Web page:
Hamilton v. State

Annotate this Case

246 Ga. 264 (1980)

271 S.E.2d 173



Supreme Court of Georgia.

Decided September 8, 1980.

John F. M. Ranitz, Jr., Jack Greenberg, James M. Nabrit, III, Joel Berger, John Charles Boger, Deborah Fins, for appellant.

Andrew J. Ryan, III, District Attorney, Michael K. Gardner, Assistant District Attorney, Arthur K. Bolton, Attorney General, *266 Mary Beth Westmoreland, Staff Assistant Attorney General, for appellee.

UNDERCOFLER, Chief Justice.

The United States Supreme Court by its order in Hamilton v. Georgia, 48 USLW 3767 (1980), has vacated this court's judgment in Hamilton v. State, 244 Ga. 145 (259 SE2d 81) (1979), insofar as the affirmance of the death penalty imposed, and remanded this case for further consideration in light of Godfrey v. Georgia, 446 U. S. ___ (100 SC 1759, 64 LE2d 398) (1980).

Pursuant to that mandate, we have considered appellant's sentence of death which rests partially upon Code Ann. § 27-2534.1 (b) (7)[1] and we find material differences between Godfrey and the case under review which distinguish this murder from the murder in Godfrey and from other "ordinary murders" for which the death penalty is not appropriate. See generally Hance v. State, 245 Ga. 856 (268 SE2d 339) (1980); Dampier v. State addendum, 245 Ga. 882 *265 (268 SE2d 349) (1980).

Unlike the murder in Godfrey, death was not instantaneous, the victim was not related to the defendant, and the victim was in no way threatening nor hostile to the defendant. The defendant planned to "roll" the victim in advance and took advantage of his hospitality in order to rob and kill him. Thereafter the defendant fled and made every attempt to conceal his crime. See Godfrey v. Georgia, supra.

Code Ann. § 27-2534.1 (b) (7) provides in pertinent part: "The offense of murder ... was outrageously or wantonly vile, horrible or inhuman in that it involved torture, depravity of mind, or an aggravated battery to the victim." In our opinion we held that the jury's finding beyond a reasonable doubt that the "murder was outrageously or wantonly vile, horrible or inhuman in that it involved torture, depravity of mind or aggravated battery to the victim" was supported by the evidence. The evidence shows that the victim, who had taken the defendant and his girlfriend into his home after buying them drinks at local bars, was killed as a part of a robbery scheme. The victim prior to his death was savagely beaten with a soft drink bottle and vase. The bottle and vase broke due to the impact with the victim's skull. The victim was cut and stabbed four times. Two of these wounds were to the head, one almost severing part of his ear. None of the above wounds were in and of themselves fatal. The appellant stabbed the victim twice in the chest, one wound resulting in death. The appellant, after taking some of the victim's property then fled with his girlfriend.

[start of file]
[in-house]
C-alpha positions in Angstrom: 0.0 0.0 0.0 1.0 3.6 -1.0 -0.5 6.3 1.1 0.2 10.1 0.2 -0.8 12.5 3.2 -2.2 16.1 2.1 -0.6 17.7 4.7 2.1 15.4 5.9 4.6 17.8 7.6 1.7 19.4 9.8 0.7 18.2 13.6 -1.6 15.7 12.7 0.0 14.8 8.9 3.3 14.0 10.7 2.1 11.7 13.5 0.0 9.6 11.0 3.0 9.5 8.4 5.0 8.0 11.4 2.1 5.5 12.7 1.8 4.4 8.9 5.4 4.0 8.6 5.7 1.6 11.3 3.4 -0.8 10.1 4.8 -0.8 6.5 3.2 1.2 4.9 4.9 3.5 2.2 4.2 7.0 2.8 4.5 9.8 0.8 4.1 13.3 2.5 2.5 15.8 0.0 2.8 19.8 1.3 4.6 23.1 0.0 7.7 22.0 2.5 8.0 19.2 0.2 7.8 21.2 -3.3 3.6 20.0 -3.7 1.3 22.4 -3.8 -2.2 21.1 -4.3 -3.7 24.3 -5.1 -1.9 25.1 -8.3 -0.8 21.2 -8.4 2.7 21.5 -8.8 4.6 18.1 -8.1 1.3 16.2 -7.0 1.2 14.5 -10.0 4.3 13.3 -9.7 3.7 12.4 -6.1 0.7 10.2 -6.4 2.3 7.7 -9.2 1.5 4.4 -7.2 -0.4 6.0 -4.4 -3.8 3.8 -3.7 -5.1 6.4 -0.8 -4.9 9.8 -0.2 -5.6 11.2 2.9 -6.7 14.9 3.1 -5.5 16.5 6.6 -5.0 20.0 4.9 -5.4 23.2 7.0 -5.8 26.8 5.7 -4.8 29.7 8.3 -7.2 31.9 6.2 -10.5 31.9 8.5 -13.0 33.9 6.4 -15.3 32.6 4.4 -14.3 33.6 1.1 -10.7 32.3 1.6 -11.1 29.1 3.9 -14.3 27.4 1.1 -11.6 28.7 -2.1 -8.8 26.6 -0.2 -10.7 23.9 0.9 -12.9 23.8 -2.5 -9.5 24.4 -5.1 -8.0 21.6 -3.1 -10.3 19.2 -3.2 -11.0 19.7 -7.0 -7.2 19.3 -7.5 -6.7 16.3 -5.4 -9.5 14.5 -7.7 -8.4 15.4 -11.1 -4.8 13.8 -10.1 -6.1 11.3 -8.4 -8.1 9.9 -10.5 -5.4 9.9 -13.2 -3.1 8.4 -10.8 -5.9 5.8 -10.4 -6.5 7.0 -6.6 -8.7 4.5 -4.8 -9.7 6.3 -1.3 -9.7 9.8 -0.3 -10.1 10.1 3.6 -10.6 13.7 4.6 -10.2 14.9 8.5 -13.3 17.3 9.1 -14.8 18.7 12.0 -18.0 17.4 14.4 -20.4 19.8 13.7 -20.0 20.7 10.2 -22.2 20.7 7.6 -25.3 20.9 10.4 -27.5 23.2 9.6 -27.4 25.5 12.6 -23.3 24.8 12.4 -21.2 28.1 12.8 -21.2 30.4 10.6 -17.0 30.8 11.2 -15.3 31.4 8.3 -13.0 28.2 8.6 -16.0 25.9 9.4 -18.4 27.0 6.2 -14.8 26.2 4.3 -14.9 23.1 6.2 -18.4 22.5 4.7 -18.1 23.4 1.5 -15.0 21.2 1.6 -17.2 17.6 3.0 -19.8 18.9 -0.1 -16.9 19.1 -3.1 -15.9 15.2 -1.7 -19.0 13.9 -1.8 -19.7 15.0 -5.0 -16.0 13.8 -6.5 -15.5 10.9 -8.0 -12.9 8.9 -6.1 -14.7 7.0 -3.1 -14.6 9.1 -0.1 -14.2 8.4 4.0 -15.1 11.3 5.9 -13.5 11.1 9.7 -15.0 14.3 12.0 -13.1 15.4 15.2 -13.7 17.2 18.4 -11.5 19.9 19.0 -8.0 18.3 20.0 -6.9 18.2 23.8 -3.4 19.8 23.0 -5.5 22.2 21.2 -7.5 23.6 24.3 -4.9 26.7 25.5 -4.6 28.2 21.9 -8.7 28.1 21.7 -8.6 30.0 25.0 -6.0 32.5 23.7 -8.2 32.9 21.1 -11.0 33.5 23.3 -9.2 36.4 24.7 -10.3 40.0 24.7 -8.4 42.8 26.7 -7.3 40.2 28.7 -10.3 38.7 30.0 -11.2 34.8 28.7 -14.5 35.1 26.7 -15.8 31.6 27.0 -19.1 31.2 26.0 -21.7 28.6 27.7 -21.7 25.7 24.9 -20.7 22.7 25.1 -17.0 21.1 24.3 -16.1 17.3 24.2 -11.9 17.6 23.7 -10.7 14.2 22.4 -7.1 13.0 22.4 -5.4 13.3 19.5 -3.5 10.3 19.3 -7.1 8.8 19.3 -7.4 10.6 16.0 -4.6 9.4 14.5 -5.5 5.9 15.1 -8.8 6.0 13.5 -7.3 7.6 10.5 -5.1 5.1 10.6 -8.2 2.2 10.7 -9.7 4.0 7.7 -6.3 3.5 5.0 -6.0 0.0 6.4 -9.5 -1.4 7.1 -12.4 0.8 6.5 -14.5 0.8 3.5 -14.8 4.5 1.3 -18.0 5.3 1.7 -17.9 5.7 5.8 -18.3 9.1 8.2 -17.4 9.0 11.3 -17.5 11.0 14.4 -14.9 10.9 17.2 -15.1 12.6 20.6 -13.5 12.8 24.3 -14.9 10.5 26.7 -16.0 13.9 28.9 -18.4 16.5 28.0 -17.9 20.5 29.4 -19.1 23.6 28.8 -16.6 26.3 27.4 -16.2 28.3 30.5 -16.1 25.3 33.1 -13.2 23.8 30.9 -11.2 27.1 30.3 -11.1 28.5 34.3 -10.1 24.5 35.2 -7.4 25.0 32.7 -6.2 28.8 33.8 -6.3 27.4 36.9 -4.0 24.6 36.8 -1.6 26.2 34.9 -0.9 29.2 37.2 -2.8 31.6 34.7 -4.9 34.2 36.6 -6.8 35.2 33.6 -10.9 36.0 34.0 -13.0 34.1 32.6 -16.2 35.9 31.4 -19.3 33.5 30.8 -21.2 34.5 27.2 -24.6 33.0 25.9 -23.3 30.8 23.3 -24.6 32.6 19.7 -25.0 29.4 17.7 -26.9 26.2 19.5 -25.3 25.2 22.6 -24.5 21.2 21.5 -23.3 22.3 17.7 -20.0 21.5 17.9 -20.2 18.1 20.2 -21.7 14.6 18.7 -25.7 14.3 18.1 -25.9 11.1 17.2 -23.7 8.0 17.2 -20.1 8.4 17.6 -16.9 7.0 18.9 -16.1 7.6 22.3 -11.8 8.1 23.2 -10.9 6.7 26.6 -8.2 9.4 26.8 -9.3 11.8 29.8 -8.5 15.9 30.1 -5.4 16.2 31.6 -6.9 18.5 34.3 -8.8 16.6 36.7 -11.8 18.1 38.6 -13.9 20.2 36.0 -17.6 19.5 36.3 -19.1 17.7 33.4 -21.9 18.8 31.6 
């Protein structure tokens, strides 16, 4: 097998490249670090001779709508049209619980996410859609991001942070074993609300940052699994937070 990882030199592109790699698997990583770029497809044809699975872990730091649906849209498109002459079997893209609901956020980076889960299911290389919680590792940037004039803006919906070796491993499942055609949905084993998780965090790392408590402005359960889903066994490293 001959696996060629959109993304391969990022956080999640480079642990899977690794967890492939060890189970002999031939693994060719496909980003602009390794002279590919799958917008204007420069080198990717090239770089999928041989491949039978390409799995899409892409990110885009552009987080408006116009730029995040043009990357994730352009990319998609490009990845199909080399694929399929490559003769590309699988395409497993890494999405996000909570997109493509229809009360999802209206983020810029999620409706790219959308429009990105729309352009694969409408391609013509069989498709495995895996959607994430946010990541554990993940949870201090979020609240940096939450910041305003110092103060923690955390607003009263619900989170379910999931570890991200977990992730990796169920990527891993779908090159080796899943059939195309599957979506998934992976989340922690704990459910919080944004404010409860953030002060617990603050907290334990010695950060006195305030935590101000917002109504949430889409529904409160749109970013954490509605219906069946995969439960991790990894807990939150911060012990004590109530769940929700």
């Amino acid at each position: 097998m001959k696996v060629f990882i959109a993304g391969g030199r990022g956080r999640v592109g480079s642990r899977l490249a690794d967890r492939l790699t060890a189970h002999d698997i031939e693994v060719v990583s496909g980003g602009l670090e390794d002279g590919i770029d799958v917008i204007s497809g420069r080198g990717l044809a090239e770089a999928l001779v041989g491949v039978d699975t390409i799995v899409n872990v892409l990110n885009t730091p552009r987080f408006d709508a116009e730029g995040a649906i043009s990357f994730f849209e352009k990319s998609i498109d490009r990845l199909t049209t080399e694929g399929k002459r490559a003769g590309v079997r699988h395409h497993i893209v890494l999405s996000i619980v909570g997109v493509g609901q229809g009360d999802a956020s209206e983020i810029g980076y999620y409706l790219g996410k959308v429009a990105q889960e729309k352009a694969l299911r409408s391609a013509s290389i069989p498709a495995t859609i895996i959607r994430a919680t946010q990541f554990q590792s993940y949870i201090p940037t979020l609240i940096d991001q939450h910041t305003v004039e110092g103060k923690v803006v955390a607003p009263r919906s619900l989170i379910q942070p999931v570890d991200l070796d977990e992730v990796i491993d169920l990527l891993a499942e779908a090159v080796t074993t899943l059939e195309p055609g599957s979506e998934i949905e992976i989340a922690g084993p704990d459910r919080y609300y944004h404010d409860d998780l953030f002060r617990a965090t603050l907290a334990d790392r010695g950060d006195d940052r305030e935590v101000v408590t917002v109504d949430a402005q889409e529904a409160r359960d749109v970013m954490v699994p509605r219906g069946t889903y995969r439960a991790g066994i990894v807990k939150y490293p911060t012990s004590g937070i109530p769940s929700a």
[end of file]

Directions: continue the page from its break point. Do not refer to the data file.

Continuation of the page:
The evidence as set forth above clearly demonstrates that the victim suffered serious physical abuse prior to death. Therefore, we hold that the jury was authorized to find, consistently with the United States Supreme Court's holding in Godfrey, supra, that beyond a reasonable doubt that the appellant's murder of the victim was outrageously or wantonly vile, horrible or inhuman in that it involved torture, depravity of mind, or an aggravated battery. Hance v. State, supra. Mulligan v. State addendum, 245 Ga. 881 (268 SE2d 351) (1980); Dampier v. State addendum, supra.

Judgment imposing the death penalty reaffirmed. All the Justices concur.


[1] The jury returned a finding of two statutory aggravating circumstances, Code Ann. §§ 27-2534.1 (b) (2) and 27-2534.1 (b) (7). In Godfrey, the court was concerned with a sentence of death resting exclusively on § 27-2534.1 (b) (7). Godfrey v. Georgia, 446 U. S. ___, n. 15 (1980). The other statutory aggravating circumstances are more "specific and measurable." Godfrey v. Georgia, supra. Therefore, under our decisions, the death penalty infra, may be upheld upon § 27-2534.1 (b) (2). Gates v. State, 244 Ga. 587 (261 SE2d 349) (1979); Burger v. State, 245 Ga. 458 (265 SE2d 796) (1980). Dampier v. State addendum, supra.